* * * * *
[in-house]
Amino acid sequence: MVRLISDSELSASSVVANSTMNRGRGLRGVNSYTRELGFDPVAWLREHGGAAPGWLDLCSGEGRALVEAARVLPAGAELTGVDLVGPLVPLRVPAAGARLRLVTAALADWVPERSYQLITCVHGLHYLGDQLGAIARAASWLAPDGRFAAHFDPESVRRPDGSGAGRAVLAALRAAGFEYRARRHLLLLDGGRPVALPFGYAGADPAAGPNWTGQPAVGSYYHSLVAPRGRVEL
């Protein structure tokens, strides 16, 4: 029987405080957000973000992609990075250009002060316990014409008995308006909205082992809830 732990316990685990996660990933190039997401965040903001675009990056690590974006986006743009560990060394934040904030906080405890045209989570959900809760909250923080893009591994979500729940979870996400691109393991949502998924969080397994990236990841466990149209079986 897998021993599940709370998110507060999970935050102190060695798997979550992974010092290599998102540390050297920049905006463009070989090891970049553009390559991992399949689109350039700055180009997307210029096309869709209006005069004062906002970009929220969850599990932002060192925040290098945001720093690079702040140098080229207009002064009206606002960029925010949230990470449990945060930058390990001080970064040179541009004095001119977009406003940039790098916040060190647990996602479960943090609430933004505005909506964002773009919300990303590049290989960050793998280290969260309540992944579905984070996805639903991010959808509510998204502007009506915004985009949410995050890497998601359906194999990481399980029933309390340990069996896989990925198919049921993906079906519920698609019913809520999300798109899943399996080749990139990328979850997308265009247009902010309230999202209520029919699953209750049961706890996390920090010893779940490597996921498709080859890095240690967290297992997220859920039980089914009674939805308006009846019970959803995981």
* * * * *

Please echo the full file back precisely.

[in-house]
Amino acid sequence: MVRLISDSELSASSVVANSTMNRGRGLRGVNSYTRELGFDPVAWLREHGGAAPGWLDLCSGEGRALVEAARVLPAGAELTGVDLVGPLVPLRVPAAGARLRLVTAALADWVPERSYQLITCVHGLHYLGDQLGAIARAASWLAPDGRFAAHFDPESVRRPDGSGAGRAVLAALRAAGFEYRARRHLLLLDGGRPVALPFGYAGADPAAGPNWTGQPAVGSYYHSLVAPRGRVEL
């Protein structure tokens, strides 16, 4: 029987405080957000973000992609990075250009002060316990014409008995308006909205082992809830 732990316990685990996660990933190039997401965040903001675009990056690590974006986006743009560990060394934040904030906080405890045209989570959900809760909250923080893009591994979500729940979870996400691109393991949502998924969080397994990236990841466990149209079986 897998021993599940709370998110507060999970935050102190060695798997979550992974010092290599998102540390050297920049905006463009070989090891970049553009390559991992399949689109350039700055180009997307210029096309869709209006005069004062906002970009929220969850599990932002060192925040290098945001720093690079702040140098080229207009002064009206606002960029925010949230990470449990945060930058390990001080970064040179541009004095001119977009406003940039790098916040060190647990996602479960943090609430933004505005909506964002773009919300990303590049290989960050793998280290969260309540992944579905984070996805639903991010959808509510998204502007009506915004985009949410995050890497998601359906194999990481399980029933309390340990069996896989990925198919049921993906079906519920698609019913809520999300798109899943399996080749990139990328979850997308265009247009902010309230999202209520029919699953209750049961706890996390920090010893779940490597996921498709080859890095240690967290297992997220859920039980089914009674939805308006009846019970959803995981």